(1840 - 1928)
Realist novelist and poet Thomas Hardy was born in rural Dorset, England, the son of a stonemason father and a book-loving mother. He worked as an architect, writing only in his spare time, until his novel Far from the Madding Crowd became a bestseller in 1874. His newfound financial stability from publishing allowed him to marry his first wife, Emma Gifford, that same year. Hardy’s many celebrated novels, known for their interrogation of Victorian social conventions and the human suffering they perpetuate, also include The Return of the Native, Tess of the d'Urbervilles, and Jude the Obscure.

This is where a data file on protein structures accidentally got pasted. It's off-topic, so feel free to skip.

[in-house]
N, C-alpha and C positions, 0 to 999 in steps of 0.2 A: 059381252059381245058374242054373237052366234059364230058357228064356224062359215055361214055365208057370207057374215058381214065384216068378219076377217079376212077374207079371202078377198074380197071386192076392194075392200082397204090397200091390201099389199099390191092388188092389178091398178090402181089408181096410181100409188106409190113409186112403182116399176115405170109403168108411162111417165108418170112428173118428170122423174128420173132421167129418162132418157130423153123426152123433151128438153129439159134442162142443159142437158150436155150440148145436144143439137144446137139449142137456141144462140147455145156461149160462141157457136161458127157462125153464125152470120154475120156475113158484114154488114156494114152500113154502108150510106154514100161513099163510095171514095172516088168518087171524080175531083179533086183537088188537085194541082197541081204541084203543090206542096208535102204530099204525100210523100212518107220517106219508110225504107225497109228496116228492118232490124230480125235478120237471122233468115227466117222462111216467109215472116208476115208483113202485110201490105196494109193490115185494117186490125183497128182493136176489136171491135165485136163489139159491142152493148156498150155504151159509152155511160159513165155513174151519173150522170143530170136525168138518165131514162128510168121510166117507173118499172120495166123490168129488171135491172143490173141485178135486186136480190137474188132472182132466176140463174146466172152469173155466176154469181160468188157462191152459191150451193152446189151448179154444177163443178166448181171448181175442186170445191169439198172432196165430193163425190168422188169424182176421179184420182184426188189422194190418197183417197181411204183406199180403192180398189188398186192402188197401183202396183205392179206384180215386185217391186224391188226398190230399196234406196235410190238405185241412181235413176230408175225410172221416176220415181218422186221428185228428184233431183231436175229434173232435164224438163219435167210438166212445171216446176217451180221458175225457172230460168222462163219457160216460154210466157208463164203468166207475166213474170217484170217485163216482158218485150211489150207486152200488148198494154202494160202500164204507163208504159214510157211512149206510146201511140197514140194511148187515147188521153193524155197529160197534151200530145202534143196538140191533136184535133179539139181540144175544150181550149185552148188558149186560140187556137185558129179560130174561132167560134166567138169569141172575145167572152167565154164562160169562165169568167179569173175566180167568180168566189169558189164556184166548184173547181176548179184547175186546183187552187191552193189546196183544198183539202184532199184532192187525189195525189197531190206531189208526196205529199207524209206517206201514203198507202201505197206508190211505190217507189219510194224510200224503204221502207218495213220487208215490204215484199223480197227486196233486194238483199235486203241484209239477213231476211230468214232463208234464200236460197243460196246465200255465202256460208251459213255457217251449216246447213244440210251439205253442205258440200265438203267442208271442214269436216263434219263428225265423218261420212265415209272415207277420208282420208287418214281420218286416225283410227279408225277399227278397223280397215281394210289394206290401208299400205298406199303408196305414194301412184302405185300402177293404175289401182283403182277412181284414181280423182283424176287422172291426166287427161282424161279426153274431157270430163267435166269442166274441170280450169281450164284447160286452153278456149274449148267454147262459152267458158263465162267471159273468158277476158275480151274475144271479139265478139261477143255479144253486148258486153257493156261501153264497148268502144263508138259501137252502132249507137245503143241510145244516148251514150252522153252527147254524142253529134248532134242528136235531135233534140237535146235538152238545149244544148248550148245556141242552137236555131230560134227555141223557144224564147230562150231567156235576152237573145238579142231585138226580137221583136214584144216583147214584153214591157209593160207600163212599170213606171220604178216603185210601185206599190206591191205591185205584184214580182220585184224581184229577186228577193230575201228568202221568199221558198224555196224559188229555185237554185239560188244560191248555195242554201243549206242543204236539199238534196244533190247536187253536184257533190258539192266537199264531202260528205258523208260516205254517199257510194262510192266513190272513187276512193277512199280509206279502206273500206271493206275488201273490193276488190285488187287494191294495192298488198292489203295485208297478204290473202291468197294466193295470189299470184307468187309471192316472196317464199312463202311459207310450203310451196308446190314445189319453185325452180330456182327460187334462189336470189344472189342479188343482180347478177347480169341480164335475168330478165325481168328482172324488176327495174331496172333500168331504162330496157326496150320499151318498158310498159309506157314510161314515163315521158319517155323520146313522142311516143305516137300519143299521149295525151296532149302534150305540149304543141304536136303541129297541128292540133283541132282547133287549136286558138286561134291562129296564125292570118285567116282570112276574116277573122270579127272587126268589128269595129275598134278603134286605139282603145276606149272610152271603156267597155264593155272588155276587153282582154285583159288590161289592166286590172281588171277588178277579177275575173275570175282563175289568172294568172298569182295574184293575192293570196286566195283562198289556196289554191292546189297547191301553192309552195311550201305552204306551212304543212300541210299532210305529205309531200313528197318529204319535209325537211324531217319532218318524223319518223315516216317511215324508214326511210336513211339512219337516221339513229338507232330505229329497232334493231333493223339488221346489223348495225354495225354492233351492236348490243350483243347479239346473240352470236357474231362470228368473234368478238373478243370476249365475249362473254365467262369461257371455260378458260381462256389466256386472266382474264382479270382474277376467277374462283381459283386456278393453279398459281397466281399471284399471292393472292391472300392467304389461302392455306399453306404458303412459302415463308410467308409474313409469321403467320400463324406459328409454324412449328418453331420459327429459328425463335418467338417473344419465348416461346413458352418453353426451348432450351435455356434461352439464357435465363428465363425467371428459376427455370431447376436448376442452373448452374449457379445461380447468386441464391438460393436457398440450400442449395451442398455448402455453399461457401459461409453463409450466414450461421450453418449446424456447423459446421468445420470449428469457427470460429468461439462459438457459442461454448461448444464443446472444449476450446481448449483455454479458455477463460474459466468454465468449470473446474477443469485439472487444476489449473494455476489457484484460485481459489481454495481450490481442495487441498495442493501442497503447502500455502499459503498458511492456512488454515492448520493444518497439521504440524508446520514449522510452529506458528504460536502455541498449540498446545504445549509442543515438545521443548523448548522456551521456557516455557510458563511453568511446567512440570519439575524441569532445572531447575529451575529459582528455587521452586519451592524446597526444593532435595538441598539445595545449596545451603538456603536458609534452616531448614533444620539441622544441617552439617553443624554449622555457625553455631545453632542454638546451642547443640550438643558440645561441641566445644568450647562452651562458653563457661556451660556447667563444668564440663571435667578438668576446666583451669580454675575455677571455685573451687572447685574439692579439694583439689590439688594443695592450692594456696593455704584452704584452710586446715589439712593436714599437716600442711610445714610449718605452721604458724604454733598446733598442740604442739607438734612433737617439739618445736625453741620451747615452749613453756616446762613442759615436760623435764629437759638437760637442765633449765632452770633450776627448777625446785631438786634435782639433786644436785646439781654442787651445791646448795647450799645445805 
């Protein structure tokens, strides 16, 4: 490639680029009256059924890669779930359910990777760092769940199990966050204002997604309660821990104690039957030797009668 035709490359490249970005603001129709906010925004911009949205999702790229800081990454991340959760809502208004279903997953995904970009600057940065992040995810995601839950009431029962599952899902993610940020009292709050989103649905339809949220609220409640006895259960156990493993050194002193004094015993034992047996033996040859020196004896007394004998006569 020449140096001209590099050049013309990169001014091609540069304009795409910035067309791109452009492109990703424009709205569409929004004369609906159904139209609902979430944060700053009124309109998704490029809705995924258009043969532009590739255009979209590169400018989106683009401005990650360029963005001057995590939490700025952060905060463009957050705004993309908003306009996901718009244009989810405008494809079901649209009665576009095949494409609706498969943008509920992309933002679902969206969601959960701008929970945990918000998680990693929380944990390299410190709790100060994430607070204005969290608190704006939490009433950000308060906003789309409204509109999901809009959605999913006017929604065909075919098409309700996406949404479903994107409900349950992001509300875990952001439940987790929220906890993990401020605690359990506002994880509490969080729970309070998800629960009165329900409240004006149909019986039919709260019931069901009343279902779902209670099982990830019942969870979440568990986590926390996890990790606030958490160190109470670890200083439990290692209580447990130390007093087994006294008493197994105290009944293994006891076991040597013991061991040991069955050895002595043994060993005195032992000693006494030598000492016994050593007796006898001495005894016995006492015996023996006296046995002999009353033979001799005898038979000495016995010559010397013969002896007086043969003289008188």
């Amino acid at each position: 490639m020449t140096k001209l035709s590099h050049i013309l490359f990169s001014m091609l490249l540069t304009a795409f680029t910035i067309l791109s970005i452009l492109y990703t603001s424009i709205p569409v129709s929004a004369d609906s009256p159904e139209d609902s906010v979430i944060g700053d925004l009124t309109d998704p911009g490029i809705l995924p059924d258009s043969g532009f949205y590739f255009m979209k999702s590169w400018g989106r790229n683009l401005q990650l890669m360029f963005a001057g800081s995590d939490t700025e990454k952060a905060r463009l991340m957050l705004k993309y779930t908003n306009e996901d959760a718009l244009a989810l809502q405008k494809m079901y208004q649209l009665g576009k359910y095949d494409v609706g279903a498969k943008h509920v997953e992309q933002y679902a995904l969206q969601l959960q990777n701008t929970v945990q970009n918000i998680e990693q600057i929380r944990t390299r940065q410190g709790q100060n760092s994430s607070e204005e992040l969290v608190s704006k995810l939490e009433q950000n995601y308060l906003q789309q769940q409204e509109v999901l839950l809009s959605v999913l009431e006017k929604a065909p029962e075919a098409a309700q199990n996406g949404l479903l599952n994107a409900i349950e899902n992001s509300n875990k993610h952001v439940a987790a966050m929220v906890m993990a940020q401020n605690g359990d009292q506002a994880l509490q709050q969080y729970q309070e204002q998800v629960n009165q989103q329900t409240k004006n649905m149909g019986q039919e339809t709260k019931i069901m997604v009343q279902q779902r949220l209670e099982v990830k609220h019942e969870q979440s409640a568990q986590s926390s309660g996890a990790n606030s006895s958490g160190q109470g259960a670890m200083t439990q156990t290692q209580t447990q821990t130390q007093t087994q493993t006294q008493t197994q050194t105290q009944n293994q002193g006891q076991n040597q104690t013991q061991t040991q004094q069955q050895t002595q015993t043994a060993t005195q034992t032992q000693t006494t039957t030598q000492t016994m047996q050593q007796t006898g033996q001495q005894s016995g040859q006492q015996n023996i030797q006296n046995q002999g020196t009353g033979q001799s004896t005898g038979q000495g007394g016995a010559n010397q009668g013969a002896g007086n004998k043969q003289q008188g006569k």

Although Hardy considered himself a poet first and foremost, his first poetry collection was not published until 1898. He then published 900 poems over the next 30 years, ranging widely from ballads and satires to war poems and lyric works. At first, his poetry failed to attract the same level of praise as his fiction, but its value has since been recognized, and he is now considered a major 20th-century poet. Hardy’s writing has influenced prominent authors as disparate as Virginia Woolf, Philip Larkin, Robert Frost, Rupert Brooke, and Ezra Pound.